Contribution of the endogeic earthworm species Aporrectodea caliginosa on the degradation of deoxynivalenol and Fusarium-biomass in wheat straw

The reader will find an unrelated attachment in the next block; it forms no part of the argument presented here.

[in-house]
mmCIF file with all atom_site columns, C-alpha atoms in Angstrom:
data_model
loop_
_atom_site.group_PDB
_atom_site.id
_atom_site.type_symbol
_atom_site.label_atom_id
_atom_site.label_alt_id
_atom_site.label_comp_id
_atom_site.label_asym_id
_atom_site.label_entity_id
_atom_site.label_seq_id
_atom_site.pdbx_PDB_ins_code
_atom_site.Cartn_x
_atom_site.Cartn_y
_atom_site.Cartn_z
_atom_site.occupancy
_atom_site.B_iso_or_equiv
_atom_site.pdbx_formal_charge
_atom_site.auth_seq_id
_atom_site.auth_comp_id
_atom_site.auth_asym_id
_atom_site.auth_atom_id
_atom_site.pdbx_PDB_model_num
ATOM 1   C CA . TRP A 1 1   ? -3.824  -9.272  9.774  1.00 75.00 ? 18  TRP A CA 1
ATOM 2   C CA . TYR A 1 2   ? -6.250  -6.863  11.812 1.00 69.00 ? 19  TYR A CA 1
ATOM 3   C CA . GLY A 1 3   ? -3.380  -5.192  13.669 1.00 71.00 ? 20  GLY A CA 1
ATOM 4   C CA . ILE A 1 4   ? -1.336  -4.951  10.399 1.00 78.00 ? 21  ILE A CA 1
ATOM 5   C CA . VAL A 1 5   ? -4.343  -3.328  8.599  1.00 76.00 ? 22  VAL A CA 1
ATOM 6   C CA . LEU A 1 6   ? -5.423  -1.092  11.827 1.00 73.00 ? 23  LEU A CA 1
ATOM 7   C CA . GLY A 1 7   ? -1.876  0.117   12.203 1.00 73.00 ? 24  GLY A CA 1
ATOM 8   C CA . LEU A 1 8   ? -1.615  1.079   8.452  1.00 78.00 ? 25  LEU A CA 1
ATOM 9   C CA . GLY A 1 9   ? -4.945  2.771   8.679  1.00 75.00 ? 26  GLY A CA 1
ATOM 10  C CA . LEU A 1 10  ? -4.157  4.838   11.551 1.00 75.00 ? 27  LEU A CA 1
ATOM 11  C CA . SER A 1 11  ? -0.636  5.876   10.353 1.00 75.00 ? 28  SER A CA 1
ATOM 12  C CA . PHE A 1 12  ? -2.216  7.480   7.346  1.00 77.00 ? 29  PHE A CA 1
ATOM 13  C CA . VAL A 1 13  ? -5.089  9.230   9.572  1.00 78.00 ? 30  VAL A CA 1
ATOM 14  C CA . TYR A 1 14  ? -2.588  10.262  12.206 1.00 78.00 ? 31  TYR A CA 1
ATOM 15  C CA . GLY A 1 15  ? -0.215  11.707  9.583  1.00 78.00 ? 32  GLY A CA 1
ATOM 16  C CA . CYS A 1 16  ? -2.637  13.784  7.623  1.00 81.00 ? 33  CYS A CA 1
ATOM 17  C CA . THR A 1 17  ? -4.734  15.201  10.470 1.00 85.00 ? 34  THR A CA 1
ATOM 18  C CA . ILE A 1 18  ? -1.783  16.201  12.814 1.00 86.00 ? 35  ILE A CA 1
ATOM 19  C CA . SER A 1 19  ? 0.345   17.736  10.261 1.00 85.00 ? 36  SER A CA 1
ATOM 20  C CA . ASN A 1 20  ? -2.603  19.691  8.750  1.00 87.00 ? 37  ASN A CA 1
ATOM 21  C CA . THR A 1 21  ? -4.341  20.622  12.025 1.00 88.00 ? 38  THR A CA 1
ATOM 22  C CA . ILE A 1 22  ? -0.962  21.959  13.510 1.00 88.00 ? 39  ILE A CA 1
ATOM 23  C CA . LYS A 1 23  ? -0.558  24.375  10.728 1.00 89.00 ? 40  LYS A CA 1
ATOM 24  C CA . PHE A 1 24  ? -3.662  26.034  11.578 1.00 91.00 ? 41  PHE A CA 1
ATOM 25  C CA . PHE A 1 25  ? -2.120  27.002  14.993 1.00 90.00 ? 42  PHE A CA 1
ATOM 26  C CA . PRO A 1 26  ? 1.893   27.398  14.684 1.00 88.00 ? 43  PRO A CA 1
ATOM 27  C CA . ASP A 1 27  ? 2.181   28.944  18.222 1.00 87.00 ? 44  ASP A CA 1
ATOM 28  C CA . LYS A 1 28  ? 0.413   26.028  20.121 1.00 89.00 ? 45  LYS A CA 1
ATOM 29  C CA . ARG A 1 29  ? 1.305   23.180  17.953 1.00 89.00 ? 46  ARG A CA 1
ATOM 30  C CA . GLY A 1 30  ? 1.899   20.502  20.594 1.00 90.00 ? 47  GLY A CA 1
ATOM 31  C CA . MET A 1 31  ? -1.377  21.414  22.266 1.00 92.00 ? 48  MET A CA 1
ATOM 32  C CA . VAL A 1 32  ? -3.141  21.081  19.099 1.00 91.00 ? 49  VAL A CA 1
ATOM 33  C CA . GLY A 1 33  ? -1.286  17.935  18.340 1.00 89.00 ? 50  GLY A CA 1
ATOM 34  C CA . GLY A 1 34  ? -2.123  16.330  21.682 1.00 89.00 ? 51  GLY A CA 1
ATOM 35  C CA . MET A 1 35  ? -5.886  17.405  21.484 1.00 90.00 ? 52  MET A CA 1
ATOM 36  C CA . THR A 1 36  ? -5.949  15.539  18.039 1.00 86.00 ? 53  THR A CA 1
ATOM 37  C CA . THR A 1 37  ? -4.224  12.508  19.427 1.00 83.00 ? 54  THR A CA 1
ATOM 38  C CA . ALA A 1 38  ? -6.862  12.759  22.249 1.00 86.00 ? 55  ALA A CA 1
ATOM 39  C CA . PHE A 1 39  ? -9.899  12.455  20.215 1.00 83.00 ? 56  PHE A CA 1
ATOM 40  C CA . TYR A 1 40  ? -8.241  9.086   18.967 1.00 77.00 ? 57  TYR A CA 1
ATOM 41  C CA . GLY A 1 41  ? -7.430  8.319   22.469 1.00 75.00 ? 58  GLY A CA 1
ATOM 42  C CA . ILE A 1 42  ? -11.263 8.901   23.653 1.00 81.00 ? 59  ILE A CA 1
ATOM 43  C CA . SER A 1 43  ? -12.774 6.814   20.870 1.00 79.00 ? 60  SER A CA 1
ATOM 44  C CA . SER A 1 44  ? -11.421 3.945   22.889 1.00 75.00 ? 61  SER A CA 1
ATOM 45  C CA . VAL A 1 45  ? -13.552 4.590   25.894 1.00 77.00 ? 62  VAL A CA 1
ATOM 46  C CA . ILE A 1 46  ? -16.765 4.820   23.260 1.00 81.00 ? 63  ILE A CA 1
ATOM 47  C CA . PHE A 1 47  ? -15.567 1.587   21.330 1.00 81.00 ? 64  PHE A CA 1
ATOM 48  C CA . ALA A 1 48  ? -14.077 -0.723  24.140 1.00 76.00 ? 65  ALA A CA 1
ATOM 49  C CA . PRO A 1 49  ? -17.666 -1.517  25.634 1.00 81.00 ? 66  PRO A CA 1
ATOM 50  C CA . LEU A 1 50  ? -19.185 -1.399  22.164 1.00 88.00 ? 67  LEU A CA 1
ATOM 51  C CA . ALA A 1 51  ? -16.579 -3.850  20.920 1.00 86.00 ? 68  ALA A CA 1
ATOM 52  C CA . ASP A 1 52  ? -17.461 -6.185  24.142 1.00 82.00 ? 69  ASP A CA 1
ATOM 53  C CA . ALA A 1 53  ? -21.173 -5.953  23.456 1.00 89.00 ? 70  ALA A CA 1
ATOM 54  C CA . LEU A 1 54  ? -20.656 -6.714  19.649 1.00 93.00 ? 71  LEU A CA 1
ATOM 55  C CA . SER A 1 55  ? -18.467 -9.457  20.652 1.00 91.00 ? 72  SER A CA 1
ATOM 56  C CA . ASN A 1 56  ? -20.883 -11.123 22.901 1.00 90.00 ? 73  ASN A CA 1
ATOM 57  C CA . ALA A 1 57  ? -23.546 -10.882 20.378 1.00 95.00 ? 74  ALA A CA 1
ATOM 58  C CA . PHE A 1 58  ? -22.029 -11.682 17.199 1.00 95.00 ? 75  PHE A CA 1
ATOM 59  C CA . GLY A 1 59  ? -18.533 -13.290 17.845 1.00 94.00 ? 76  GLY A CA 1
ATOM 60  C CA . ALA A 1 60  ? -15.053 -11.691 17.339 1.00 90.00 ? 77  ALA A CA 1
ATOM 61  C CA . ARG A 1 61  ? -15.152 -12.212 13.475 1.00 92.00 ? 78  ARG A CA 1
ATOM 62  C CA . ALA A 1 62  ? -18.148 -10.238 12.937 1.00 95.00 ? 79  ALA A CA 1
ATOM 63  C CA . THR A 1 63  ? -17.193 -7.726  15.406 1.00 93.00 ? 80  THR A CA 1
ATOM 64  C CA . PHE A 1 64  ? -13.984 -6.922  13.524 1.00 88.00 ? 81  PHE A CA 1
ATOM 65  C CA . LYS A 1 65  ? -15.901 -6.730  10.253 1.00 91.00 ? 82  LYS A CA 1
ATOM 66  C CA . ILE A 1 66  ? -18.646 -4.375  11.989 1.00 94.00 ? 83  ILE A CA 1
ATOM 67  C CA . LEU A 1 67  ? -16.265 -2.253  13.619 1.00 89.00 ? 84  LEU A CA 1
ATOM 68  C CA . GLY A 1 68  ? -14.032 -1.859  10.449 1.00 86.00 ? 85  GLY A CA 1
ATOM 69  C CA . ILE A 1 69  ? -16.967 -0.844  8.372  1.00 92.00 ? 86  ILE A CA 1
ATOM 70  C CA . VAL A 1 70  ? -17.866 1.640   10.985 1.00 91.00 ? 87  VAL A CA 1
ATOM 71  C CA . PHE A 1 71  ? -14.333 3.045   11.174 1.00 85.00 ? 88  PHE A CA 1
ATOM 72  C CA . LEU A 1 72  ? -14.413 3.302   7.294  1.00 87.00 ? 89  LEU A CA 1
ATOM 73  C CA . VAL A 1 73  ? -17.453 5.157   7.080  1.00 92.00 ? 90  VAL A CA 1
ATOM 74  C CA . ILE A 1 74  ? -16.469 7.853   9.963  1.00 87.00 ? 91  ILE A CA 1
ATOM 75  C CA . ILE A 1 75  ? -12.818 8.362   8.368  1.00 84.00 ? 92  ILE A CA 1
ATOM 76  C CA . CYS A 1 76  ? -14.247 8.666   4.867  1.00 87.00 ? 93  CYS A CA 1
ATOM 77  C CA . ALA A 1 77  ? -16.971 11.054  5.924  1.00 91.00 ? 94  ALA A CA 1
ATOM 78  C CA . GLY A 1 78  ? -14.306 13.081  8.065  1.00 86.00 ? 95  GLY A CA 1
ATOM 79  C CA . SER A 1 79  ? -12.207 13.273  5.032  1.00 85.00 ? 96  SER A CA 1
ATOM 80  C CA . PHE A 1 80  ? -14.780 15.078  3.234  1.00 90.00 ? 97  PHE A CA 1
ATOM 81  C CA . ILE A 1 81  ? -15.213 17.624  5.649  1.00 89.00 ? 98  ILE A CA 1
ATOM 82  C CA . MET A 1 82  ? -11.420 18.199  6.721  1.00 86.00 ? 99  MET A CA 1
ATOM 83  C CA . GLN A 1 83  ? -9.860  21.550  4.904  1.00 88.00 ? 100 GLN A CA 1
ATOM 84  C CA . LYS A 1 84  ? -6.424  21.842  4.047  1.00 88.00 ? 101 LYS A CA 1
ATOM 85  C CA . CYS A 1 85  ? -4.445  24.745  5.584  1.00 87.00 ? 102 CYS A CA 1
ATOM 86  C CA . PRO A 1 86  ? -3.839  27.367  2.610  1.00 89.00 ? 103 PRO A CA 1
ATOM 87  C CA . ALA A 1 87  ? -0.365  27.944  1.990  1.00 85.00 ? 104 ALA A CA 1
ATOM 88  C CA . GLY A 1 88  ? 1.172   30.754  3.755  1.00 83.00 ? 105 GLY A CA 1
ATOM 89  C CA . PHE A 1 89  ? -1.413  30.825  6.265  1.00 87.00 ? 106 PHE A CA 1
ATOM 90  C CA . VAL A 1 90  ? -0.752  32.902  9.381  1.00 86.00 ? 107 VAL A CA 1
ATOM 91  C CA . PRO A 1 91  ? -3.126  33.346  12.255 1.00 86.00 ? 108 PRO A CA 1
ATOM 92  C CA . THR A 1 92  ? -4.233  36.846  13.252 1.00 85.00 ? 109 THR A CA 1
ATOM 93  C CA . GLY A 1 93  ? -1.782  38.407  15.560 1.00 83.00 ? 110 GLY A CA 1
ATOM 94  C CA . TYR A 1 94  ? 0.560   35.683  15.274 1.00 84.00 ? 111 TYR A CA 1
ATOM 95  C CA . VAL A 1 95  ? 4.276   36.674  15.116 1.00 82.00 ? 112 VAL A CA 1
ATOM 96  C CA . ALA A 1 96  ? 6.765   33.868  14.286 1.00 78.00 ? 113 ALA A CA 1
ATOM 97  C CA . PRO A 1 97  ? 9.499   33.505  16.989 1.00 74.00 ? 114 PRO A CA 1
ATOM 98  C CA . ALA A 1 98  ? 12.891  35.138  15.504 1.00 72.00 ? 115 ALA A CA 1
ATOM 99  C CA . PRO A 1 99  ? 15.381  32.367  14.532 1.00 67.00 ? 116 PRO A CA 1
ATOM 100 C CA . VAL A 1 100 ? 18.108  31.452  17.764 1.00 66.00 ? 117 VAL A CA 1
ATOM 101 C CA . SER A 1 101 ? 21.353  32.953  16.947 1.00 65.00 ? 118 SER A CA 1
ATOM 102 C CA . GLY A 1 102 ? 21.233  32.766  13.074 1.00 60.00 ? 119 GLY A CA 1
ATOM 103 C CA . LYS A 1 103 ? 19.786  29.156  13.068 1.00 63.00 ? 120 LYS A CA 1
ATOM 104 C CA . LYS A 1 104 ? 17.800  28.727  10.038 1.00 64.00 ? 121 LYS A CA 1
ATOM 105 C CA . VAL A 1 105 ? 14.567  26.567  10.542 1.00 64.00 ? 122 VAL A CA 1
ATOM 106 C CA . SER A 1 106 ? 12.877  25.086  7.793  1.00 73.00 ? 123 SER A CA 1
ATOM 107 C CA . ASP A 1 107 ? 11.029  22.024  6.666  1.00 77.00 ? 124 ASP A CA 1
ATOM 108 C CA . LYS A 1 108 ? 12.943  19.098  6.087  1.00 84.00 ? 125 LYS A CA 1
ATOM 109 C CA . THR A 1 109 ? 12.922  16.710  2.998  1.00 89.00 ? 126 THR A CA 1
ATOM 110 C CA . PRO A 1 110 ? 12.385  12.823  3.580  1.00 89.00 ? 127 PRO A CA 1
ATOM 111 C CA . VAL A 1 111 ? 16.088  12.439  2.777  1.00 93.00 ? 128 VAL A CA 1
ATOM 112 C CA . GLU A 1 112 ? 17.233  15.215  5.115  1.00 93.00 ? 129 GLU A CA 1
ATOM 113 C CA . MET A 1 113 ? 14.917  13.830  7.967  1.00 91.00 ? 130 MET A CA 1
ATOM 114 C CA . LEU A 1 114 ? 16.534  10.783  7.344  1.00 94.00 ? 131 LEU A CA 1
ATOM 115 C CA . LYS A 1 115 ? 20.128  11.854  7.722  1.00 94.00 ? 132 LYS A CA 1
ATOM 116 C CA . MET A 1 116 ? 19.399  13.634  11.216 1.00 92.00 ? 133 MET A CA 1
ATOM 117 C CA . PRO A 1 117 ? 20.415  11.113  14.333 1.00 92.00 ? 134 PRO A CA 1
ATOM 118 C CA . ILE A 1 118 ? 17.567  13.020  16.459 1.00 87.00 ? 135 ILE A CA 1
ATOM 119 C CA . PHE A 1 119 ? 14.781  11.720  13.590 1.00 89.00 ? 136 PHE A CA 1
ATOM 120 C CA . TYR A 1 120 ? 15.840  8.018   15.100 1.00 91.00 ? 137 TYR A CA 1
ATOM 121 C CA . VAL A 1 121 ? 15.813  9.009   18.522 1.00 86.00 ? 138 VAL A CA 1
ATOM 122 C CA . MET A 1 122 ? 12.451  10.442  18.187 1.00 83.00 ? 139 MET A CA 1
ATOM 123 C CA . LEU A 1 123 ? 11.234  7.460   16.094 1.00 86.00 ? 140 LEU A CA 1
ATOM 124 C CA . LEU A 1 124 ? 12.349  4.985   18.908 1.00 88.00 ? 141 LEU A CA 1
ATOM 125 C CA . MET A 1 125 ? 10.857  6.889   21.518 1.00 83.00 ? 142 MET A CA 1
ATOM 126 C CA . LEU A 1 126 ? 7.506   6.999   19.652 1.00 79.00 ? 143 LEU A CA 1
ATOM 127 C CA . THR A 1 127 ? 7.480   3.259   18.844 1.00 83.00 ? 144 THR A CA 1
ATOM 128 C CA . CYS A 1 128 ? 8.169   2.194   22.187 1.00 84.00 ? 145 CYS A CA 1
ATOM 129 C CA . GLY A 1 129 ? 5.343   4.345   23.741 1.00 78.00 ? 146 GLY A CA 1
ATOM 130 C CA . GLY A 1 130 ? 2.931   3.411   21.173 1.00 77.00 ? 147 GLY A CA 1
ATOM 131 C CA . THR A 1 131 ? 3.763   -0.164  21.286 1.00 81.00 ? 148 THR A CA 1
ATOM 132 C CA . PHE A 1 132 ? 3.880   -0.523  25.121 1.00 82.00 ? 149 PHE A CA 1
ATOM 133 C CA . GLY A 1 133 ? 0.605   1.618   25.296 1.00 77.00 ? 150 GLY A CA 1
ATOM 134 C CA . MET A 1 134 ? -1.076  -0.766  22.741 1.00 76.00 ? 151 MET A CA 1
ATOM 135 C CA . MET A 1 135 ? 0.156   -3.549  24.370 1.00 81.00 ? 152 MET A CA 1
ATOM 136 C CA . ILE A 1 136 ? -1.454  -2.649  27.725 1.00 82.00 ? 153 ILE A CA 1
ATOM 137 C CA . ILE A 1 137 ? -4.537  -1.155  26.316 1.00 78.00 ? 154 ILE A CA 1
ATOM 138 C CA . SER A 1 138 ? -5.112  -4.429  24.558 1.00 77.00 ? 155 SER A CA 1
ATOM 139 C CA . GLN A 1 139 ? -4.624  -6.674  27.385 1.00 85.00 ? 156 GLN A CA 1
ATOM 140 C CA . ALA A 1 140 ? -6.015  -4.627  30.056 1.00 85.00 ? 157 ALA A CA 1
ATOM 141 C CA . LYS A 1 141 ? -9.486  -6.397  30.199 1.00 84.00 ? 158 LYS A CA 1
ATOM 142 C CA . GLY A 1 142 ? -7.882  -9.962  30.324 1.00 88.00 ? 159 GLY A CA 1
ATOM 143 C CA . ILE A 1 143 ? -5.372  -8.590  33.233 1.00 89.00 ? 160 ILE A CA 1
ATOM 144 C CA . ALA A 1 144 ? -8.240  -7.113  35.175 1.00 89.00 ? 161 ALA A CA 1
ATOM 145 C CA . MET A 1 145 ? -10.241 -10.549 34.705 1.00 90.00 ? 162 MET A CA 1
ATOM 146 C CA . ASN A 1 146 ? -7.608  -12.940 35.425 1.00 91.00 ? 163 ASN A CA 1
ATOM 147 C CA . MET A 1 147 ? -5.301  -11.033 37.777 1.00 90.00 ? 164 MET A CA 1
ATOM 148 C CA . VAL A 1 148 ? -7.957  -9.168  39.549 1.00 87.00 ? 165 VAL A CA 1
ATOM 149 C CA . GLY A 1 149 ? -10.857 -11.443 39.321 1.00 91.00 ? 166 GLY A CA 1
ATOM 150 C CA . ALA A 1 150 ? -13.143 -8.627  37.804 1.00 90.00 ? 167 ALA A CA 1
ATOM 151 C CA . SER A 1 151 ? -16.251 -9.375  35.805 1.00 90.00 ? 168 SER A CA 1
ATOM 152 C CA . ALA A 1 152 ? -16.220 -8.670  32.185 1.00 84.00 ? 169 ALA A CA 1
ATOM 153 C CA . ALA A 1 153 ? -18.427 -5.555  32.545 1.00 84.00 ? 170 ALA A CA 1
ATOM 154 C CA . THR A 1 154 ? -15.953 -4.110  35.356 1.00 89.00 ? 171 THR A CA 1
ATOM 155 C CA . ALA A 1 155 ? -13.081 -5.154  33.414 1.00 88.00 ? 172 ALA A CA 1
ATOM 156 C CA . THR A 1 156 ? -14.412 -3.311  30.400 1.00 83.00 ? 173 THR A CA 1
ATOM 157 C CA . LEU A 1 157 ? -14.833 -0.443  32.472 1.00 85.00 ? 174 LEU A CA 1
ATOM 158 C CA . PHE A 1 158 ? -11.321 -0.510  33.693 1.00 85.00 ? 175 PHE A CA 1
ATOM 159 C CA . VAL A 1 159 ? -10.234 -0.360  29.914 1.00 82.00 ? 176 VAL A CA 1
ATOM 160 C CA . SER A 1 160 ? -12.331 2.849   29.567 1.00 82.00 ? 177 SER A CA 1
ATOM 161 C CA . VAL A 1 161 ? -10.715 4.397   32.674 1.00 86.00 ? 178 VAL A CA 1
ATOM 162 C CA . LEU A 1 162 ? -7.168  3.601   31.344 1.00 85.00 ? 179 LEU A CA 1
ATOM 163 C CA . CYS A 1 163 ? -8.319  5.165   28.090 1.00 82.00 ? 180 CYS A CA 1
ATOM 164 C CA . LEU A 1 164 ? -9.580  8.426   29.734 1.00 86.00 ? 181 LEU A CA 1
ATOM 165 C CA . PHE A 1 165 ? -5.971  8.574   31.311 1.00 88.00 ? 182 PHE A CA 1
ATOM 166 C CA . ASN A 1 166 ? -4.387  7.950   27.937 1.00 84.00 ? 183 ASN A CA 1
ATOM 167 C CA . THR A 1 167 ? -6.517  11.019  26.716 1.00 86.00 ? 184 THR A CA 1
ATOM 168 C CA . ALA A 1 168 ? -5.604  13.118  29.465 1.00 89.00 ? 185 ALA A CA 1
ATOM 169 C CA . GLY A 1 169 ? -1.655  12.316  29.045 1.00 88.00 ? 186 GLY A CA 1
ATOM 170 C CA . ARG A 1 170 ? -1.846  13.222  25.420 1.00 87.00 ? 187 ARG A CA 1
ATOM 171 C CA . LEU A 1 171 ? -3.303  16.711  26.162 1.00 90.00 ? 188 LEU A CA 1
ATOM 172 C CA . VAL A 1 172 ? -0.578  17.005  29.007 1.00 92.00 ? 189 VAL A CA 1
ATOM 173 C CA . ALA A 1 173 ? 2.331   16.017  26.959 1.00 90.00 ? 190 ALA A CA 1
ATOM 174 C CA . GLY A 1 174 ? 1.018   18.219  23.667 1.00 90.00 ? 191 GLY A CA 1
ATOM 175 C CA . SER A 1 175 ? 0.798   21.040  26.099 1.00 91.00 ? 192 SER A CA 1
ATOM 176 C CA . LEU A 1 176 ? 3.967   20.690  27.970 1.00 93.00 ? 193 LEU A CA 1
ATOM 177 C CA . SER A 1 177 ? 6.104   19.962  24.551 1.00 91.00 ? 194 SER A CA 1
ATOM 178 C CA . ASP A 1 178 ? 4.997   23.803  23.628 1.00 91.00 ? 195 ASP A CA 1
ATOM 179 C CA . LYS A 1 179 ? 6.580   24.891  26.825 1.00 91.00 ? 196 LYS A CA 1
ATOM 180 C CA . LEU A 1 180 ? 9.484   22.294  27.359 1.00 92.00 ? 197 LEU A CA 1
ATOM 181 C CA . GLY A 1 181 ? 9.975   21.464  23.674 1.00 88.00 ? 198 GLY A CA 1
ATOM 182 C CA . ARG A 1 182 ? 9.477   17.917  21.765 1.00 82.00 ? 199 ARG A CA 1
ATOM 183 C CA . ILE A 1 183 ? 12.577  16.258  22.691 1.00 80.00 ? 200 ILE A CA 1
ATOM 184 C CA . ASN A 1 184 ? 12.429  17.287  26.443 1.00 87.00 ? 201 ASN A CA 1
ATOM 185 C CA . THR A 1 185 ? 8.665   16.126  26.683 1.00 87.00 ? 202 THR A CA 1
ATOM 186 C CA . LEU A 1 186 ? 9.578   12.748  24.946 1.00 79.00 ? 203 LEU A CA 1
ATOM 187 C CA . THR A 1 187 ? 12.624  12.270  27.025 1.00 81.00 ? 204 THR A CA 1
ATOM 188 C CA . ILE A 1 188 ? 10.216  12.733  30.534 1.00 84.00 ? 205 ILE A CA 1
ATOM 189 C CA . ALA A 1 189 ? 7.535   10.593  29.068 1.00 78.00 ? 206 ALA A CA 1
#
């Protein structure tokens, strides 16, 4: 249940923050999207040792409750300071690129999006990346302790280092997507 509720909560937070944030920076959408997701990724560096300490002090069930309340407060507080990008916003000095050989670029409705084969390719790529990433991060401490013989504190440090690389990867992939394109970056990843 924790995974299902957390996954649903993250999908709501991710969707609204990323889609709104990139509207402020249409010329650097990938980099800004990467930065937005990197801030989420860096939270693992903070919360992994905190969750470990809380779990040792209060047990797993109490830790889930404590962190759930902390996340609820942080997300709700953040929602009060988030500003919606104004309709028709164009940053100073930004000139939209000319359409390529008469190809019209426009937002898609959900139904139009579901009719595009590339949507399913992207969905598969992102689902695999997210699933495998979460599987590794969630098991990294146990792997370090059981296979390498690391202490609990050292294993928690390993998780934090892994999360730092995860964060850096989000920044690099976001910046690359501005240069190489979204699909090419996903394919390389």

In arable fields managed by conservation tillage combined with crop residue mulching, plant pathogen repression is an important ecosystem service to prevent cultivated plants from fungal diseases and mycotoxin contamination. A laboratory microcosm study was conducted to investigate the contribution of the endogeic, geophagous earthworm species Aporrectodea caliginosa as a secondary decomposer to the reduction of the phytopathogenic fungus Fusarium culmorum and its mycotoxin deoxynivalenol (DON) in wheat straw residues. After 5 weeks experimental time, the Fusarium biomass and the DON concentration in aboveground straw were reduced considerably to the same extent both in presence and absence of A. caliginosa. Another substantial reduction of Fusarium biomass and DON concentration was found in belowground straw, which A. caliginosa had buried into the soil. Thus, we conclude that the particular contribution of secondary decomposers like A. caliginosa to the degradation of phytopathogenic fungi like Fusarium species and their mycotoxins like DON in the soil systems has to be assessed as minor.
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